But then, similar trends can be traced on the micro level as well. For one, companies are desperate to enlarge the customer base (hungry for market share). For another, they seek to retain the core of their existing customers. Indeed, customer retention increasingly amounts to competitive advantage, more so in light of the sever competition of substitutes and low switch costs on these shrinking markets. The latter, incidentally, might well turn out to be an even more important problem than the market share: Indeed, when overall demand side (market capacity) decreases materially, market share alone is of but secondary relevance (even though there is more urge for its maximization). In any event, the modern tendencies call upon businesses to adopt a broad set of performance benchmarks, if only to see that, while their transaction volumes and revenues might be growing, their profitability margins have decreased substantially over the past few years.

It is therefore about time for each company to revise its earning power, as well as that of its assets, of which the sustainable customer core is key and focus. Companies must look carefully into the structure of their clientele with respect to the significance of each of the sustained customers for the revenues. The second stage of the analysis would be to research the probability or, symmetrically, the expected period of time the customer will remain loyal. That would make the retention rate, which translates into the stable market share securing a critical competitive edge for the company.
While it would be encouraging to know that all significant customers are also loyal ones, the more important task facing the company is to study the factors underlying the retention rate, and prevent the valuable customers (earning assets) from switching just before the probability is high enough. Thus far, the businesses have been taught to attract more and more customers. In recent years, however, there emerged a growing recognition of the primary importance of retaining the existing customers, and spending the loyalty stimulating budgets on them, rather than on the prospective repeat buyers. One additional reason that the core customers are more important is that they in fact have been educated on the value of the products or solutions. They have reasonable expectations and adequate perception of value, and this category of customers need not be stimulated by the whole scope of conventional ‘brainwashing’ marketing tools. In fact, the latter might be less than consistent or compatible with the concept of trustworthy relationship between the customer and the solution provider that really is interested in studying the customer’s needs as they evolve, and provide unique solution incomparable with the standardized mass product offered to the newcomers.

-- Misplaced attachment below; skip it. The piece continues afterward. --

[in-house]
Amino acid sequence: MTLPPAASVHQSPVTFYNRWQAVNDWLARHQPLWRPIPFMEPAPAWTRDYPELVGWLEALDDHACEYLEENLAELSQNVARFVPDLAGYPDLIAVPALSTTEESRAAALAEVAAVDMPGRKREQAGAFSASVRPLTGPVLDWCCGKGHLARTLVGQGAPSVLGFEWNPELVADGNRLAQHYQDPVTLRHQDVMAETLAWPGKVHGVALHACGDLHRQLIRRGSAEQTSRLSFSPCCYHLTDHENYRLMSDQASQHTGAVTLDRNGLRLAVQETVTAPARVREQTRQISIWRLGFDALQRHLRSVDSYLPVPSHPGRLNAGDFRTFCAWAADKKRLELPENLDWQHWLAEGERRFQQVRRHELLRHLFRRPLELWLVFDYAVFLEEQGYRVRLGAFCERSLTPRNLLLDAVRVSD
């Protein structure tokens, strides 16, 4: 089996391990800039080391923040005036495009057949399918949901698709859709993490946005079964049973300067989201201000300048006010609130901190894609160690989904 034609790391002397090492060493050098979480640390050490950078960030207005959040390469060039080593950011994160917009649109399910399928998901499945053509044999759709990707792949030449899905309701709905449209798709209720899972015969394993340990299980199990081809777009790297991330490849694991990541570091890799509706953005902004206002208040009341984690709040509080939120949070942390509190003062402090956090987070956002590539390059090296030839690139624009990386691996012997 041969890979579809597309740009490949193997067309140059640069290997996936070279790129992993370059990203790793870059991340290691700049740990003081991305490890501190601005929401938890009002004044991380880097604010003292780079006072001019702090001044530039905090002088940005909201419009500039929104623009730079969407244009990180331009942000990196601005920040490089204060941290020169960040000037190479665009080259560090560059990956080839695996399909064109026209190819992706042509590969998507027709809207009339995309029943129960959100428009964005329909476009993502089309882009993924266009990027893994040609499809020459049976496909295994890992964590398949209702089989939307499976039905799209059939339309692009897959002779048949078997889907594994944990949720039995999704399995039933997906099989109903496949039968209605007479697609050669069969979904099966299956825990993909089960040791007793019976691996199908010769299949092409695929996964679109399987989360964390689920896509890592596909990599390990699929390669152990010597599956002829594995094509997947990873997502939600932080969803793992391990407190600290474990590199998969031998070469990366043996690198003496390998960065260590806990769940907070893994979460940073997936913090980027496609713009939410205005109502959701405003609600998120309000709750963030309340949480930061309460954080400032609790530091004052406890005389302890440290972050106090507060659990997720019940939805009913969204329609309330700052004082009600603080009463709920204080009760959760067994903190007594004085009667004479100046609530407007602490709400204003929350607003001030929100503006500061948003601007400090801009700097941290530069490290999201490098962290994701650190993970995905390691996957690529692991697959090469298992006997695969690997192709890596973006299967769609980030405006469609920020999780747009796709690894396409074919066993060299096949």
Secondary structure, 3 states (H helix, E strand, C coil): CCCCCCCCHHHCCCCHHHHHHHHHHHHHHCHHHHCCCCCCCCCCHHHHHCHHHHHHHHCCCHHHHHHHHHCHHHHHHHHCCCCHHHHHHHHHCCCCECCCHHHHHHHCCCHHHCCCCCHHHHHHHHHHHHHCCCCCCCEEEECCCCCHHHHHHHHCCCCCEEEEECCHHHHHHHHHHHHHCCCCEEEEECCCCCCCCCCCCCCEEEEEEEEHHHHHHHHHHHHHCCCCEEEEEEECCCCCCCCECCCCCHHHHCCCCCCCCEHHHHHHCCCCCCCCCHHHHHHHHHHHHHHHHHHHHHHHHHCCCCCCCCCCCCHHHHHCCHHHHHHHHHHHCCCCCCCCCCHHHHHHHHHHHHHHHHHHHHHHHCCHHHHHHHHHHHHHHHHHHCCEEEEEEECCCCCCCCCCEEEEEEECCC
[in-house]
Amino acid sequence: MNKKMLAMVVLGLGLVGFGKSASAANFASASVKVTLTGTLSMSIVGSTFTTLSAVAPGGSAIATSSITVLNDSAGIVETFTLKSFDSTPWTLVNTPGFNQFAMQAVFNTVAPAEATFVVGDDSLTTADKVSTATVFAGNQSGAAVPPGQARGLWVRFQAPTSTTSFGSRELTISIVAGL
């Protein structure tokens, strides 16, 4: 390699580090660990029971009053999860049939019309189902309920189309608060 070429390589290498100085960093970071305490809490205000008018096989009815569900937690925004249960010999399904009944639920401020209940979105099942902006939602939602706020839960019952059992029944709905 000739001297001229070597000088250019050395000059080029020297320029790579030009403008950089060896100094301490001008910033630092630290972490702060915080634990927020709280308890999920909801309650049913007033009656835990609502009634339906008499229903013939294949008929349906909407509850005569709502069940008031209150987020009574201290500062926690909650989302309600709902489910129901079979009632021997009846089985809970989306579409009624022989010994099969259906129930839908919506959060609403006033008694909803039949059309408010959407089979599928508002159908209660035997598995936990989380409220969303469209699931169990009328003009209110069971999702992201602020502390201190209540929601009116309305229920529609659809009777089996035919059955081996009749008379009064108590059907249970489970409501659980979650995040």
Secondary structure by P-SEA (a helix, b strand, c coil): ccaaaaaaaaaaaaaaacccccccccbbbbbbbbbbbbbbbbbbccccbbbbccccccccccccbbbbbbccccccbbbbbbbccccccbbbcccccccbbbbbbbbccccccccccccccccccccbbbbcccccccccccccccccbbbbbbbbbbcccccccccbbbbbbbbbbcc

Now, what observations have raised the issue of relationship adequacy in the first place? It is increasingly a fact of life that the otherwise seemingly satisfied customers do tend to defect one day. That might partially be explained by the previously discussed increased substitutability as one outcome of competition. However, a better explanation that addresses readily the reserves the companies have not utilized to the fullest, has to do with the fact that the product’s (solution’s) parameters alone do not capture the entire scope of determinants of choice, and especially of choice with respect to staying versus withdrawing. Customer relationship management (CRM), aimed eventually at retention management, is becoming a single most important area of strategic management and marketing research that reveals some of the more pertinent aspects of the consumer behavior in this complex and volatile environment.